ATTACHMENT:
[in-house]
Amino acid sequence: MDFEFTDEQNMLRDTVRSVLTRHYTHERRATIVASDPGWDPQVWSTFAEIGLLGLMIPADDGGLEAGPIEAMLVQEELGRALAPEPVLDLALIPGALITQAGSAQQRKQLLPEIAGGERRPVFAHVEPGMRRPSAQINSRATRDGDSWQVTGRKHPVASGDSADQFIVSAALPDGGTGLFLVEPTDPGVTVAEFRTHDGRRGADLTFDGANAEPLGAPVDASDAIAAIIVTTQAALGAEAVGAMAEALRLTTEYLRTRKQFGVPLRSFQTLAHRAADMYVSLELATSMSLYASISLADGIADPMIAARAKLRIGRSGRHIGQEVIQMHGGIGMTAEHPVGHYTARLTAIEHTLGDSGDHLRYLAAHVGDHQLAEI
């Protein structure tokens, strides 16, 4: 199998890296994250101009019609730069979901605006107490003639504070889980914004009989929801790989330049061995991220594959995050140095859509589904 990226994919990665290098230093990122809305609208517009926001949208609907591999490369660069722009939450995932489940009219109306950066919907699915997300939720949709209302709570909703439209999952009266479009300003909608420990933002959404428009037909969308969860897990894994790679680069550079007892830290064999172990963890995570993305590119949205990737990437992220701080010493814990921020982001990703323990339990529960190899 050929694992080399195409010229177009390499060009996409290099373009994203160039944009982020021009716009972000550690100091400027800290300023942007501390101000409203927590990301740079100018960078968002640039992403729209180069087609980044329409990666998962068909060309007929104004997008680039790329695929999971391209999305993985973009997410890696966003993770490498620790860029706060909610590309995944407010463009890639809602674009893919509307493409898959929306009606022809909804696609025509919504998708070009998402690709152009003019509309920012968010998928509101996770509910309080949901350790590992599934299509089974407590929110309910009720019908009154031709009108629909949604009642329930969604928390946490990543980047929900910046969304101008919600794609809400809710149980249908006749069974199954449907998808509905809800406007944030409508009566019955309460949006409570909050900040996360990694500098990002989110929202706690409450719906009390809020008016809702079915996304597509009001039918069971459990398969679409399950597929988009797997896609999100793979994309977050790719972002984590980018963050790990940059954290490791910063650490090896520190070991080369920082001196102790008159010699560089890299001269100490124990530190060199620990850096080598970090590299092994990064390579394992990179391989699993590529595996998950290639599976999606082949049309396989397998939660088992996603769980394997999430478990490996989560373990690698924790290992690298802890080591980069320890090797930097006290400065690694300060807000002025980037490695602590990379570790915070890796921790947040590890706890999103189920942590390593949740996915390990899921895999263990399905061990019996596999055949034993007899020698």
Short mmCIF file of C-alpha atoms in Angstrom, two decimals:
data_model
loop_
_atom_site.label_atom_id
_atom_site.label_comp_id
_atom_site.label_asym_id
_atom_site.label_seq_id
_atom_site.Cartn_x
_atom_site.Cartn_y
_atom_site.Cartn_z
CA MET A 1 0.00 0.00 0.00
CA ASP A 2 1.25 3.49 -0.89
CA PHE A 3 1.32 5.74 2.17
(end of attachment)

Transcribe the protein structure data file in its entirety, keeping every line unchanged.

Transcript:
[in-house]
Amino acid sequence: MDFEFTDEQNMLRDTVRSVLTRHYTHERRATIVASDPGWDPQVWSTFAEIGLLGLMIPADDGGLEAGPIEAMLVQEELGRALAPEPVLDLALIPGALITQAGSAQQRKQLLPEIAGGERRPVFAHVEPGMRRPSAQINSRATRDGDSWQVTGRKHPVASGDSADQFIVSAALPDGGTGLFLVEPTDPGVTVAEFRTHDGRRGADLTFDGANAEPLGAPVDASDAIAAIIVTTQAALGAEAVGAMAEALRLTTEYLRTRKQFGVPLRSFQTLAHRAADMYVSLELATSMSLYASISLADGIADPMIAARAKLRIGRSGRHIGQEVIQMHGGIGMTAEHPVGHYTARLTAIEHTLGDSGDHLRYLAAHVGDHQLAEI
């Protein structure tokens, strides 16, 4: 199998890296994250101009019609730069979901605006107490003639504070889980914004009989929801790989330049061995991220594959995050140095859509589904 990226994919990665290098230093990122809305609208517009926001949208609907591999490369660069722009939450995932489940009219109306950066919907699915997300939720949709209302709570909703439209999952009266479009300003909608420990933002959404428009037909969308969860897990894994790679680069550079007892830290064999172990963890995570993305590119949205990737990437992220701080010493814990921020982001990703323990339990529960190899 050929694992080399195409010229177009390499060009996409290099373009994203160039944009982020021009716009972000550690100091400027800290300023942007501390101000409203927590990301740079100018960078968002640039992403729209180069087609980044329409990666998962068909060309007929104004997008680039790329695929999971391209999305993985973009997410890696966003993770490498620790860029706060909610590309995944407010463009890639809602674009893919509307493409898959929306009606022809909804696609025509919504998708070009998402690709152009003019509309920012968010998928509101996770509910309080949901350790590992599934299509089974407590929110309910009720019908009154031709009108629909949604009642329930969604928390946490990543980047929900910046969304101008919600794609809400809710149980249908006749069974199954449907998808509905809800406007944030409508009566019955309460949006409570909050900040996360990694500098990002989110929202706690409450719906009390809020008016809702079915996304597509009001039918069971459990398969679409399950597929988009797997896609999100793979994309977050790719972002984590980018963050790990940059954290490791910063650490090896520190070991080369920082001196102790008159010699560089890299001269100490124990530190060199620990850096080598970090590299092994990064390579394992990179391989699993590529595996998950290639599976999606082949049309396989397998939660088992996603769980394997999430478990490996989560373990690698924790290992690298802890080591980069320890090797930097006290400065690694300060807000002025980037490695602590990379570790915070890796921790947040590890706890999103189920942590390593949740996915390990899921895999263990399905061990019996596999055949034993007899020698």
Short mmCIF file of C-alpha atoms in Angstrom, two decimals:
data_model
loop_
_atom_site.label_atom_id
_atom_site.label_comp_id
_atom_site.label_asym_id
_atom_site.label_seq_id
_atom_site.Cartn_x
_atom_site.Cartn_y
_atom_site.Cartn_z
CA MET A 1 0.00 0.00 0.00
CA ASP A 2 1.25 3.49 -0.89
CA PHE A 3 1.32 5.74 2.17